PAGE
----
True Crime Tuesdays: Class Action Park
Helen Archer | On 25, Oct 2022
Around 10 minutes into this documentary, which details the goings-on at a now-infamous New Jersey adventure park, an anecdote is told that sums up the wildness of it all. The safety testing of a waterslide called Cannonball Loop – a slide that defied the laws of physics, and needs to be seen to be believed – resulted in test dummies emerging decapitated and limbless. Undeterred, park owner Gene Mulvihill offered actual, live teenagers $100 a head to take on the chute. Protective lining was installed after multiple injuries, and yet kids were still surfacing with strange lacerations on their bodies. These were soon discovered to be caused by the dislodged teeth of previous testers, which had stuck inside the lining of the slide.
Action Park – or, as one contributor calls it, “traction park” – opened in 1978, the brainchild of former Wall Street broker, Mulvihill. “Uncle Gene”, as park attendees and employees called him, apparently wanted to open a place where kids could be free and rules were non-existent. His vision, as described here, was “somewhere between Ayn Rand and Lord of the Flies”. Directors Chris Charles Scott and Seth Porges – who has previously made a short film on the park – make the chaos clear from the outset, as well as the strange, proud nostalgia. Synth background music and cartoon reconstructions of waterslide inventors, mixed with some VHS promotional films and talking heads, all give it an intrinsically 1980s feel, harking back to the time of The Goonies and Stand by Me, when kids could go out on their bikes in the morning and not come home until dinner, with their parents none the wiser about what they’d been up to all day.
While some of the park’s flaws were more of an irritant than a danger – the hot, rough asphalt used for paving, or the bee nest found in one ride – others were, clearly, more serious. Staffed (in the loosest possible term of the word) by other teenagers, the park featured not only death-trap waterslides, but also death-trap kayaking, death-trap wave pools, death-trap alpine rides (think Cool Runnings without the protective gear), death-trap Colorado rapids and death-trap speedboats. Grand Prix cars were handily situated right next to the beer tent, all the better for some drunk driving, which occasionally veered onto the highway that intersected the park.
Safety checks seemed non-existent. Someone was fatally electrocuted by a faulty underwater fan after falling out of a kayak straight into some ungrounded electricity. Lifeguard stations (dubbed by the staff the “death chair”) over the wave pool (or the “grave pool”) sat empty and the water was too murky to see anyone below the surface, where two people died. Wristbands were hastily scrawled with the letter CFS (“can’t f*cking swim”) when kids admitted they lacked the requirement but were taking part anyway. Meanwhile, on the “observation deck” overlooking a diving spot, crowds of people chanted “PUSSY, PUSSY” at the few sensible kids whose fear got the better of them, or those who landed wrong and ended up with injuries. Meanwhile, “Uncle Gene” pretended to kill someone with a cattle prod in order to deter people from not buying lift passes.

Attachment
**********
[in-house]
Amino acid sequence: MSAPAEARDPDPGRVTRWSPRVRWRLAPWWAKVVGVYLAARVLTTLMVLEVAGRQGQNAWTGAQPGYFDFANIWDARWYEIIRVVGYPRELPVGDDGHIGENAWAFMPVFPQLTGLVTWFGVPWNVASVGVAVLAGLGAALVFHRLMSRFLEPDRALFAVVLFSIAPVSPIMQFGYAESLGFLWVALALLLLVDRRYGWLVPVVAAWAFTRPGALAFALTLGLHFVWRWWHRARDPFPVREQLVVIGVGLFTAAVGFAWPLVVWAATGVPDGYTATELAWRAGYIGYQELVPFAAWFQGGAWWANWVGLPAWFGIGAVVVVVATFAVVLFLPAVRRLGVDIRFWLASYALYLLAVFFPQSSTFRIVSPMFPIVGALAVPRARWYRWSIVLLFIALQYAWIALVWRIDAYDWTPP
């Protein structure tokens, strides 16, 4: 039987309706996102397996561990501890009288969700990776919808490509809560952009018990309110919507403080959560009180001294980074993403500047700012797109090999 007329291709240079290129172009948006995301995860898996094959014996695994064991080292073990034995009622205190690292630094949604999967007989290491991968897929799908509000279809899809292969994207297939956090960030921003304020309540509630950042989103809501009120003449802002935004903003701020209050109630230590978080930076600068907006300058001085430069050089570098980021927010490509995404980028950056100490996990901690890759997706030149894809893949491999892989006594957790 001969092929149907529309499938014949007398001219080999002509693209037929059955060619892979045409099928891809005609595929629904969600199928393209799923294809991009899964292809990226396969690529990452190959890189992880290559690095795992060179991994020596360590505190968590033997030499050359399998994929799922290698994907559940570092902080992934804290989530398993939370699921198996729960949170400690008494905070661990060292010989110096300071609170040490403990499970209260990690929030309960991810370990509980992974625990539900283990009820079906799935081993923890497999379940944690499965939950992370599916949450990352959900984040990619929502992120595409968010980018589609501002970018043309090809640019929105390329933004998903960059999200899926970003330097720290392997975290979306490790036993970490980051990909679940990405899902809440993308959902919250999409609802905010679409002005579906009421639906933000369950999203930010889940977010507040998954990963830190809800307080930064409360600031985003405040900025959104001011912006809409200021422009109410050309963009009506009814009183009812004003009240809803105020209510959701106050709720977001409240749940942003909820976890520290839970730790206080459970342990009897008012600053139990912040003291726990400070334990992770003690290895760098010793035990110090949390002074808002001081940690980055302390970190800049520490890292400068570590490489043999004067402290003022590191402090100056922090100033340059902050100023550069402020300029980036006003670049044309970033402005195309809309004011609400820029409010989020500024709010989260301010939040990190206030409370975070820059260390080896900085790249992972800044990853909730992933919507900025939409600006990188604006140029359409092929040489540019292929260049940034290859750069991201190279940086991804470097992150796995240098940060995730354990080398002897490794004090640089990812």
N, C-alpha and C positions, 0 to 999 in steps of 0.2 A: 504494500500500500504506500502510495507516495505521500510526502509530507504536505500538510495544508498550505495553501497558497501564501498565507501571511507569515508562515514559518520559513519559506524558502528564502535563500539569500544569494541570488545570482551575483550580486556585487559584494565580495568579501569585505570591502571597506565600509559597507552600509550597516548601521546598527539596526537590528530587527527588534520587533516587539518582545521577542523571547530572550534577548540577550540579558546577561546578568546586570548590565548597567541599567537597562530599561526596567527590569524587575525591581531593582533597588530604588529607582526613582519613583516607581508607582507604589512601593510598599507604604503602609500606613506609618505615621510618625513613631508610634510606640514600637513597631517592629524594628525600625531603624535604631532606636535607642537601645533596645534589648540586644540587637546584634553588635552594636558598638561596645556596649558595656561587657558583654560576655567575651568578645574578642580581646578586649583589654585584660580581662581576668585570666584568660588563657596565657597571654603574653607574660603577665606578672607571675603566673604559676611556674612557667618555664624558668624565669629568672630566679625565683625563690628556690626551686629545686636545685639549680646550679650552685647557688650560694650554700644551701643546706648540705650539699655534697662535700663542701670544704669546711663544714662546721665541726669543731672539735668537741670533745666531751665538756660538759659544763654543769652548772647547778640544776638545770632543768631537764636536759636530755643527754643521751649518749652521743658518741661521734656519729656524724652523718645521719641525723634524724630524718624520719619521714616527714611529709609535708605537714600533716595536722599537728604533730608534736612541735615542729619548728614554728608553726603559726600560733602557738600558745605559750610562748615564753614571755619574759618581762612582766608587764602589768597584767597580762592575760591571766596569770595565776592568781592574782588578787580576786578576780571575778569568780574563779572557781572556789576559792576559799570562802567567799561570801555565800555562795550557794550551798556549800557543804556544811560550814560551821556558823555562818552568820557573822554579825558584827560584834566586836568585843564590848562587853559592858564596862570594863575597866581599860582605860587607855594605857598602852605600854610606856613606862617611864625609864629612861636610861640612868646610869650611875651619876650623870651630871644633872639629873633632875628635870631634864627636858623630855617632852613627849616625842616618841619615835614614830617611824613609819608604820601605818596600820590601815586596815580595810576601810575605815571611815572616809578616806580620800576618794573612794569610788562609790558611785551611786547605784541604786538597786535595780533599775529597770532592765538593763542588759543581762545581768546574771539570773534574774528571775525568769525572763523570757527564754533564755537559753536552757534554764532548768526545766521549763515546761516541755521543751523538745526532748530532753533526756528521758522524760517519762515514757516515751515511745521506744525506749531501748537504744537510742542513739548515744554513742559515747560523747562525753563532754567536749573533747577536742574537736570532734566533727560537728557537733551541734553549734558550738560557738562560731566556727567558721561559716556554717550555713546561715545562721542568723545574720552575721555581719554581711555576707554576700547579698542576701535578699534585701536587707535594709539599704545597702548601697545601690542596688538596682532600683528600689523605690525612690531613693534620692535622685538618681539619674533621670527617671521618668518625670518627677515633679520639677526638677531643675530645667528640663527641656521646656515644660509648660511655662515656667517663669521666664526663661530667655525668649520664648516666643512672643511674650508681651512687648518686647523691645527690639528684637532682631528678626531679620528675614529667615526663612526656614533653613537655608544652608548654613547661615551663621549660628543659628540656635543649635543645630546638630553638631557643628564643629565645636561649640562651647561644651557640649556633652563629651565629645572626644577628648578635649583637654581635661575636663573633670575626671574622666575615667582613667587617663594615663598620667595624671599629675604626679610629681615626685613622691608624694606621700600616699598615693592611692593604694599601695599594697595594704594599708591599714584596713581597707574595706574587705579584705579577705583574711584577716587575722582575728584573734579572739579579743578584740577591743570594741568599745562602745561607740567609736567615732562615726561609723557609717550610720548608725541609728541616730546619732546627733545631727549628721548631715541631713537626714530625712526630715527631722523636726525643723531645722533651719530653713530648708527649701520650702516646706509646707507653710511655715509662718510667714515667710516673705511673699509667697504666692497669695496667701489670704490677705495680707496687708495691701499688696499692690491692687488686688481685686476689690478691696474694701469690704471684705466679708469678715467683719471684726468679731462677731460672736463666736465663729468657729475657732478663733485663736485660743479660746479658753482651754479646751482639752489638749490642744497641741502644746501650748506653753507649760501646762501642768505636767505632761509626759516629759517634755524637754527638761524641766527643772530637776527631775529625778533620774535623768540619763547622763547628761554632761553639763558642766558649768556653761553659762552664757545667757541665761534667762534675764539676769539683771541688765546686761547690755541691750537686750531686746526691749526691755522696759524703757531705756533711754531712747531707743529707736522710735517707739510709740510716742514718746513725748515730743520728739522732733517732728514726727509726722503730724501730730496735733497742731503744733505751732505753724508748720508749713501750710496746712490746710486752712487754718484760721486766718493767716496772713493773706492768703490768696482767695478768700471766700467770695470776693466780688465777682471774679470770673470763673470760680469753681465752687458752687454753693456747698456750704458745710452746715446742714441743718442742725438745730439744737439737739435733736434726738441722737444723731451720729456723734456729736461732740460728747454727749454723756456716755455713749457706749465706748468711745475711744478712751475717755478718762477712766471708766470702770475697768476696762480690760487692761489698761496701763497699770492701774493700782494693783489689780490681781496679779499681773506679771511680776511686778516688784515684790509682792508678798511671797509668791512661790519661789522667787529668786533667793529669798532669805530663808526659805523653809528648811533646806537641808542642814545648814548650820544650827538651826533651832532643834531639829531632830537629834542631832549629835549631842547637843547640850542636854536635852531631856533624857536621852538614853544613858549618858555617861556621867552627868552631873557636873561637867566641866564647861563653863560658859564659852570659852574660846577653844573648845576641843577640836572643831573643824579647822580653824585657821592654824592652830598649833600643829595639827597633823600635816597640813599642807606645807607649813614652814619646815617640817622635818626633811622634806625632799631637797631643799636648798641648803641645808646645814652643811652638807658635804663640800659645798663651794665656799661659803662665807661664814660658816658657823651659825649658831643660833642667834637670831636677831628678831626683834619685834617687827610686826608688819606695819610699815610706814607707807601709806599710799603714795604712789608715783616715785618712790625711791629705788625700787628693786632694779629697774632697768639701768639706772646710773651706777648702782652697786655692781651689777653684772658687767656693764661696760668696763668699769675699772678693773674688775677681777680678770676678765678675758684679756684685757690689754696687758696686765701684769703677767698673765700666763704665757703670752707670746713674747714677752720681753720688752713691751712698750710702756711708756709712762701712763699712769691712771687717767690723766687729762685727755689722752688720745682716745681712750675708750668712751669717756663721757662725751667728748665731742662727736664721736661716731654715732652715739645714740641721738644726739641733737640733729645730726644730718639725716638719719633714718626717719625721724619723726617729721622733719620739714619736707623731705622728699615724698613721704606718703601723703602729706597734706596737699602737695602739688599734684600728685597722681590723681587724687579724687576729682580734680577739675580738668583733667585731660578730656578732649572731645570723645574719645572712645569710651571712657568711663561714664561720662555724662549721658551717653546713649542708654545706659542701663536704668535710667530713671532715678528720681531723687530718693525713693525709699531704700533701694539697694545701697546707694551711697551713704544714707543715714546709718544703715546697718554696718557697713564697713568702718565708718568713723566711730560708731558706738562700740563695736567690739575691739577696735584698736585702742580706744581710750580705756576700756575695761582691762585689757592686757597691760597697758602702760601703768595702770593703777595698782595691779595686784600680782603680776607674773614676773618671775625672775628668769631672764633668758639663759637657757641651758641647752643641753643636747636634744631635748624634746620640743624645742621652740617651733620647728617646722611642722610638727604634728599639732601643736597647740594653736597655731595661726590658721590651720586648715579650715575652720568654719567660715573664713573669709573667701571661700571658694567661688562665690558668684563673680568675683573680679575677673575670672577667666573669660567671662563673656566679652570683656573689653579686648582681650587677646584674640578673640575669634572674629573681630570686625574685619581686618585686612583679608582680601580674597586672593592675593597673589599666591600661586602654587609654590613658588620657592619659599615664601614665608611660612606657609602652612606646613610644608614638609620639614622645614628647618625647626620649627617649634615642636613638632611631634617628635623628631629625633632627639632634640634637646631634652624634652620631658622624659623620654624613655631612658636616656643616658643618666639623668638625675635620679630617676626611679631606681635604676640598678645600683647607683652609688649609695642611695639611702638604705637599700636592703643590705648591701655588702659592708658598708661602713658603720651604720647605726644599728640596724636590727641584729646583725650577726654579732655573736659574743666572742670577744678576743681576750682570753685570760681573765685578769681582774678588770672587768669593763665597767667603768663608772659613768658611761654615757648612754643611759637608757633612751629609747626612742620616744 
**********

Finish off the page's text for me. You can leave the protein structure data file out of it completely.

The absolute glee at which all this is relayed to the viewer is undoubtedly entertaining, but it is at odds with the more serious aspects of the documentary. Despite the title of the film, the directors don’t dig into the lawsuits – partly, one assumes, because they were suppressed before they even started. The pesky legal requirement regarding insurance was overcome through a shell insurance company overseas and Mulvihill refused to settle any claims, forcing people to take him to court – a long, expensive process beyond the means of most New Jersey natives. He benefited from Ronald Reagan’s disdain for regulation and red tape, and Donald Trump was, it is claimed, close to investing at one point. Action Park was Sussex country’s largest employer, making money hand over fist. Town officials were said to be on Gene’s payroll – it is claimed he bought homes for some.
This information is all breathlessly told to us and gives the viewer some sense of place and time and the absolute lawlessness of it all. But where the film really falls short is in portraying the human cost. The tonal shift in the last 20 minutes – as the mother and brother of George Larsson Jr, a 19-year-old who died in 1980 after being thrown off the Alpine slide, are interviewed – is jarring, as is the decision to finish the film with a shot of the bereaved family at George’s gravestone while interviewees make jokes about how iconic the park was. It’s a strange juxtaposition of profound grief and wacky races. But perhaps that’s the point – Class Action Park is a wild ride, with a bumpy end.